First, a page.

It probably comes as no surprise that the author(s) of the second creation account in Genesis 2 and the story of the Fall of humanity in Genesis 3 were men. 4,000 years ago, it was primarily men in the Semitic culture who would have received any training in reading or writing. However, I recently heard it presented that we can infer this distinctively masculine character of authorship on entirely separate grounds. “From whose side is the rib taken?” the audience was asked. Even more pointedly was the question proposed, “Who gets blamed for the Fall?” A woman sitting next to me retorted, “Oh that figures.” Clearly since “the woman” (אשה 'ishshah) in Genesis is described as a secondary derivative of the man and takes the rap for swiping the fruit of the “tree that is in the middle of the garden” (Gen 3:2), this passage must have been written by a man, right?
Let’s not jump to that conclusion just yet. As it happened, the presenter made use of the first creation story from Genesis 1 (especially vv. 26-31) in order to provide a contrasting comparison in which the equal dignity of woman is upheld. Ironically, the presenter failed to mention that this passage too would have been written by men, for the first reasons I mentioned at the beginning of this article. Yet no virtue or merit was awarded our anonymous author(s) for this work, at least not inasmuch as he is male. We were only advised to disregard the second creation account in favor of the first.
There are two implications of this conclusion with which I take issue: first, the implication that men, solely in virtue of their gender, are predisposed to blame women (at least in writing) for all the ills of society or to subordinate them; second, and more significant, is the rationalization that suggests that we are better off minimizing or disregarding any part of Sacred Scripture on account of a perceived negative bias or character flaw in the author.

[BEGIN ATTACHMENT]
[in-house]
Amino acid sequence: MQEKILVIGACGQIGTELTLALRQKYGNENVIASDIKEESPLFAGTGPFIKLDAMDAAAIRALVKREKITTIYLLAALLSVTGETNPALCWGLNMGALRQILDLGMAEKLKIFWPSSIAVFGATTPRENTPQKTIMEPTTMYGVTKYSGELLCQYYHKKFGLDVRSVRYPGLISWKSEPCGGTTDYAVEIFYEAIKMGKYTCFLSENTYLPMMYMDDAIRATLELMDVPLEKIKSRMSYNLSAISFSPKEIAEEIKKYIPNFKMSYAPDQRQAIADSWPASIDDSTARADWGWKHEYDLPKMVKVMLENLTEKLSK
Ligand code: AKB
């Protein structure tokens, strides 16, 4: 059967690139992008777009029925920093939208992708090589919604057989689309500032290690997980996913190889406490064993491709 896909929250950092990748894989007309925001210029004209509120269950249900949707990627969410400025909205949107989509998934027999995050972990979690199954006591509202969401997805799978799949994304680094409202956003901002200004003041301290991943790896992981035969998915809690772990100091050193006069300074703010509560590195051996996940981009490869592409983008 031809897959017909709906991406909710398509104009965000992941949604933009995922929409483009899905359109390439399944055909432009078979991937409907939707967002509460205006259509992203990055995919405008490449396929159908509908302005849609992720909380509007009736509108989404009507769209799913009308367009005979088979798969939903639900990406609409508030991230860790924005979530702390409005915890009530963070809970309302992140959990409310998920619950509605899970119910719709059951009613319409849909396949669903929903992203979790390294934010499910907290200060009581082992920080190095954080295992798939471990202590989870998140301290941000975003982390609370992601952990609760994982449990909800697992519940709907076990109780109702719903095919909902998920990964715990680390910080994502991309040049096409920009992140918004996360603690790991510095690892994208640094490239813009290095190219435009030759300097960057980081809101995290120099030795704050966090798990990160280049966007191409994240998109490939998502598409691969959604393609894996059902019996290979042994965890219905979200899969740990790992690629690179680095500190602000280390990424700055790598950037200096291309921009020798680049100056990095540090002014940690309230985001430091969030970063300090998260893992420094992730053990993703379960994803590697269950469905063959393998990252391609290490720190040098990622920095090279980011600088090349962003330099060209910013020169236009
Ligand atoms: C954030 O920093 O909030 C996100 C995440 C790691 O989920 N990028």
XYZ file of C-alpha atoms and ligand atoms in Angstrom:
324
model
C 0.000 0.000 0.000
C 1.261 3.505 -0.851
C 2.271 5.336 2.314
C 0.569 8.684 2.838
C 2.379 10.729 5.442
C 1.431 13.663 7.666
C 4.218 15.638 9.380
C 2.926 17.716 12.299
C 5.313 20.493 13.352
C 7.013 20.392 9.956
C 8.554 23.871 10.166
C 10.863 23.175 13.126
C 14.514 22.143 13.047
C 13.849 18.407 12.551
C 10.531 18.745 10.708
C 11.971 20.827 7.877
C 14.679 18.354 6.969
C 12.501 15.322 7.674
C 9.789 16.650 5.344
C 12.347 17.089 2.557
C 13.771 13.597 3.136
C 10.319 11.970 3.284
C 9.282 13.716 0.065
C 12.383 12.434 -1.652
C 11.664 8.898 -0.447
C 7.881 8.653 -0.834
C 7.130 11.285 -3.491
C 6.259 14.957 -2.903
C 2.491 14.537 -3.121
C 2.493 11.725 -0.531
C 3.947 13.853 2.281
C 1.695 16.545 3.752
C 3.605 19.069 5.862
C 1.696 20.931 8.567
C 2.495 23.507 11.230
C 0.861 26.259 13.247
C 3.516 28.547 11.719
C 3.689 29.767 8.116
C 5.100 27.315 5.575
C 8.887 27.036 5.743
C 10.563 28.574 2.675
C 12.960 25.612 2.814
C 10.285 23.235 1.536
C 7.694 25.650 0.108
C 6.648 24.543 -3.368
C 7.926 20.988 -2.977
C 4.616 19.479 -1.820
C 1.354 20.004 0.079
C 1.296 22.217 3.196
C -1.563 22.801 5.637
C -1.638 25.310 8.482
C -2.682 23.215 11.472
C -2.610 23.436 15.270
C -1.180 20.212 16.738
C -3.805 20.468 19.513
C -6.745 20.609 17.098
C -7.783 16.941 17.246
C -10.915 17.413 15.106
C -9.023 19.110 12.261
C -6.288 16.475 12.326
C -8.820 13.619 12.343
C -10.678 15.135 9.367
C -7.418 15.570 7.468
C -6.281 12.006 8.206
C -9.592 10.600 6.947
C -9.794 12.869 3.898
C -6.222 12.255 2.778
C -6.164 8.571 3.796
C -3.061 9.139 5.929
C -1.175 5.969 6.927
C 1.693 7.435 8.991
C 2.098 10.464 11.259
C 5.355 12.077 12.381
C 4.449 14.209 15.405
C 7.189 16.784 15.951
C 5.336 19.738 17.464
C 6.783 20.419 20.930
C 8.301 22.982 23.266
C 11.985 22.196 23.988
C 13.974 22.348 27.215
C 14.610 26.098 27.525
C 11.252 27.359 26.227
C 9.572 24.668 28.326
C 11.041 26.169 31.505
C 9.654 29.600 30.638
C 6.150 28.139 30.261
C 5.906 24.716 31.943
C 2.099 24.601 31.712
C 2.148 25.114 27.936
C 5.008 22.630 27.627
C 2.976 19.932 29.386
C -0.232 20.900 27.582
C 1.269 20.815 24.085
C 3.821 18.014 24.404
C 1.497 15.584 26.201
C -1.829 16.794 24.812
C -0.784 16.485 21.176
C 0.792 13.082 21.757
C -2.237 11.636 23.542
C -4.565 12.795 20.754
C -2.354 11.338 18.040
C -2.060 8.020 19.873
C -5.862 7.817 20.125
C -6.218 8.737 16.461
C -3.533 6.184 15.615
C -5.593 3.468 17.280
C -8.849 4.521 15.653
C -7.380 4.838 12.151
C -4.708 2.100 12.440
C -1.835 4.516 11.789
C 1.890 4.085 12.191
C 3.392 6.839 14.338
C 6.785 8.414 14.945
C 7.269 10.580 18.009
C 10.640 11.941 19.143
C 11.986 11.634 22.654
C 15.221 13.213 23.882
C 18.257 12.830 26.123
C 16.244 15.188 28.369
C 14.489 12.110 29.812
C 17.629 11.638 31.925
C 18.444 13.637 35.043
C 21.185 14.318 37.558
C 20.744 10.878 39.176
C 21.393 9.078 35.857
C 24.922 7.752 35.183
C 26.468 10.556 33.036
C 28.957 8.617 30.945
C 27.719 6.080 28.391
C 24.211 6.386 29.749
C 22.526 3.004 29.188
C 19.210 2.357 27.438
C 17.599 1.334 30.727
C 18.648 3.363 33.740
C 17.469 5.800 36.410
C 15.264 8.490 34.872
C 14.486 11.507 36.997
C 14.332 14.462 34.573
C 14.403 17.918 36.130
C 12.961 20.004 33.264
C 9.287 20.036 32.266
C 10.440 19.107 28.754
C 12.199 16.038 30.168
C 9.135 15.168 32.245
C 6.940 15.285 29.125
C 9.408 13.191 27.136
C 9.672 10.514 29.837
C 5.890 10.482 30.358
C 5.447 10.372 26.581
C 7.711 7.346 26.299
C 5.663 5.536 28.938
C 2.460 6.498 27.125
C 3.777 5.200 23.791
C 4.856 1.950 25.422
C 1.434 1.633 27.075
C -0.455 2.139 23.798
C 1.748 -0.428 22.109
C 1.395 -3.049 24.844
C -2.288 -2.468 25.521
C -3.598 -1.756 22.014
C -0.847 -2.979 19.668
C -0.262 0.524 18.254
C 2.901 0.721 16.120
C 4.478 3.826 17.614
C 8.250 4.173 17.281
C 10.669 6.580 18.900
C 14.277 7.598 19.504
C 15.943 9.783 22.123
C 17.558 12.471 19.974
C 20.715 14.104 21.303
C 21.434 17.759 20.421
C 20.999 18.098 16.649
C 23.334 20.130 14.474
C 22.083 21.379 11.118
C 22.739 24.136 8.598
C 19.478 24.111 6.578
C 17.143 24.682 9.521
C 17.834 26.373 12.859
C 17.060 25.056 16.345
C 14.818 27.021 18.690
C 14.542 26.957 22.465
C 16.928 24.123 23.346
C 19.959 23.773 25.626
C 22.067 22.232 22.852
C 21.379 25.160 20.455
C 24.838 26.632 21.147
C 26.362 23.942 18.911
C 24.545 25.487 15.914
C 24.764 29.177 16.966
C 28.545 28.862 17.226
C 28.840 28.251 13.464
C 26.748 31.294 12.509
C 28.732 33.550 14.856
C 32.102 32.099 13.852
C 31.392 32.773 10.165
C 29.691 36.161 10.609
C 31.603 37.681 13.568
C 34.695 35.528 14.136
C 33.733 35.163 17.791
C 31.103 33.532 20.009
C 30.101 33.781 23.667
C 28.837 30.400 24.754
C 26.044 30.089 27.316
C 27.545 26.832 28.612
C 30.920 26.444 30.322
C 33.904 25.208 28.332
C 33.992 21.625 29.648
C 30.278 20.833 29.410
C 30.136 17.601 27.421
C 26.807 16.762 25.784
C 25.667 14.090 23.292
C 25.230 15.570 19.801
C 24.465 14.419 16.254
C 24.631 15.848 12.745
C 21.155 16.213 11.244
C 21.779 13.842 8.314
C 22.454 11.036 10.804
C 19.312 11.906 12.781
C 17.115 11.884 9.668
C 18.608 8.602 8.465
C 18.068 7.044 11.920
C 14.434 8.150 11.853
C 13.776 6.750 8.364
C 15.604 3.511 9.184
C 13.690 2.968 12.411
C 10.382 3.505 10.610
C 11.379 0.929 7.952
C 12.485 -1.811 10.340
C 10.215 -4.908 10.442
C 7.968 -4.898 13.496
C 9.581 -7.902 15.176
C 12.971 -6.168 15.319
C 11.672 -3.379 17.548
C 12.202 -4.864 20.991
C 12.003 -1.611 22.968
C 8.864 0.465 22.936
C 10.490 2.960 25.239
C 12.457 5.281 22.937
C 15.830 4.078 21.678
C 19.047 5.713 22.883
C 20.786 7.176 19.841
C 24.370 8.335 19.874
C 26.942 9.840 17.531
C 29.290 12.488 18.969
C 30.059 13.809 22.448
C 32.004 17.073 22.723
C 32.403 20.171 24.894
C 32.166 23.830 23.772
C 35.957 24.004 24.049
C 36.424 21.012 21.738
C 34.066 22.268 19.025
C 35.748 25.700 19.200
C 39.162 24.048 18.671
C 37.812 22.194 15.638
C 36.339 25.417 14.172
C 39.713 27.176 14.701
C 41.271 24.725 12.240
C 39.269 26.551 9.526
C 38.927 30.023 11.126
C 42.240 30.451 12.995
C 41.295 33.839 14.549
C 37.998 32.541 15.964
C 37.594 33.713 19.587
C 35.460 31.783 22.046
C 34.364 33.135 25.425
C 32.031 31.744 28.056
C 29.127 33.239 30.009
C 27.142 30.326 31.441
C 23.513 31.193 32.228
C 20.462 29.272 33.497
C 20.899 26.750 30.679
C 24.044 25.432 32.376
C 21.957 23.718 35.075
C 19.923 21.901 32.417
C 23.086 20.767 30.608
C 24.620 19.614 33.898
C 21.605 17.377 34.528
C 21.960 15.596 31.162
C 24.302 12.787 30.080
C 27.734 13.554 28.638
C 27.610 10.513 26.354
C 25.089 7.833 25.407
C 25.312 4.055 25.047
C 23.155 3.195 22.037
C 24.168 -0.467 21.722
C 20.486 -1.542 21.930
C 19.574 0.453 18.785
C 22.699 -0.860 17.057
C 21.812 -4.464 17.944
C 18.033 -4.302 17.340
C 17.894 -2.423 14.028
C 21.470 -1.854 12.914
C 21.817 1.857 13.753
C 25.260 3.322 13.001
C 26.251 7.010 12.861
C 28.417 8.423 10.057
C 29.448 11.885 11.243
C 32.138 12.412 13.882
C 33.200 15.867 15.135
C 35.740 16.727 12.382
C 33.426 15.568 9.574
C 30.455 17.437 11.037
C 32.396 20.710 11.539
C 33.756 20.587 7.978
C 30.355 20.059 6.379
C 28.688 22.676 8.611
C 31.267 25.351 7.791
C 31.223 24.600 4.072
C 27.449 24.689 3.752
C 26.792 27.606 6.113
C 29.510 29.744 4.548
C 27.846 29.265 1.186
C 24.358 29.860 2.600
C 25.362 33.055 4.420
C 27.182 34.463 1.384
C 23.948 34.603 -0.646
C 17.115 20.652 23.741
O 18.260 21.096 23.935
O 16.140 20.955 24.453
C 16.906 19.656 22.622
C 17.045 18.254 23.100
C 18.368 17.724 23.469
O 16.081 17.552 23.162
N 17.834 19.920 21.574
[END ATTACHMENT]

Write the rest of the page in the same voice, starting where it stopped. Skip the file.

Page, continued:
With regard to the broad gender stereotype, we might concede that what the presenter was really trying to say was that unequal social norms in ancient Semitic culture imbued the passage with a leading role for “the man” and a subordinate role for “the woman.” While these details could be examined in the light of legitimate historical criticism (an analysis of scripture which takes into account the milieu(s) of the author and the receiving community in interpreting the intended message), they in themselves are not the message. Nor can we expect much better from a role reversal if examples of modern feminist contextualism continue to find monsters in empty closets: reverse sexism is itself sexism. What then is the message? Or more precisely, whose message is it?
We segue now into my second concern: lying at the heart of the presentation’s repudiation of chapters 2 and 3 of Genesis is a reduction of the text to an expression of the gender bias of the author. It refuses to acknowledge that God works through imperfect humanity to express his perfect revelation. In rejecting any portion of scripture, we become pseudo-Marcionists, and deny the reality of the Mystical Body of Christ, the Church who is guided by the Holy Spirit and has confirmed through the canon of scriptures that they indeed are “inspired by God and [are] useful for teaching, for refutation, for correction, and for training in righteousness,” so that we “who belong to God may be competent, equipped for every good work.” (cf. 2 Tim 3:16) It is truly Christ who presents himself to us in the bible. While the presence of God dwelling in our fellow Christians may well provide theodicy enough to cause doubt, we must nonetheless persevere in examining each verse, each phrase, trusting that the Holy Spirit will come to our aid and teach us. To throw in the towel is like stopping the dig before reaching the pearl of great price. Or as St. Jerome has said, “Ignorance of scripture is ignorance of Christ.”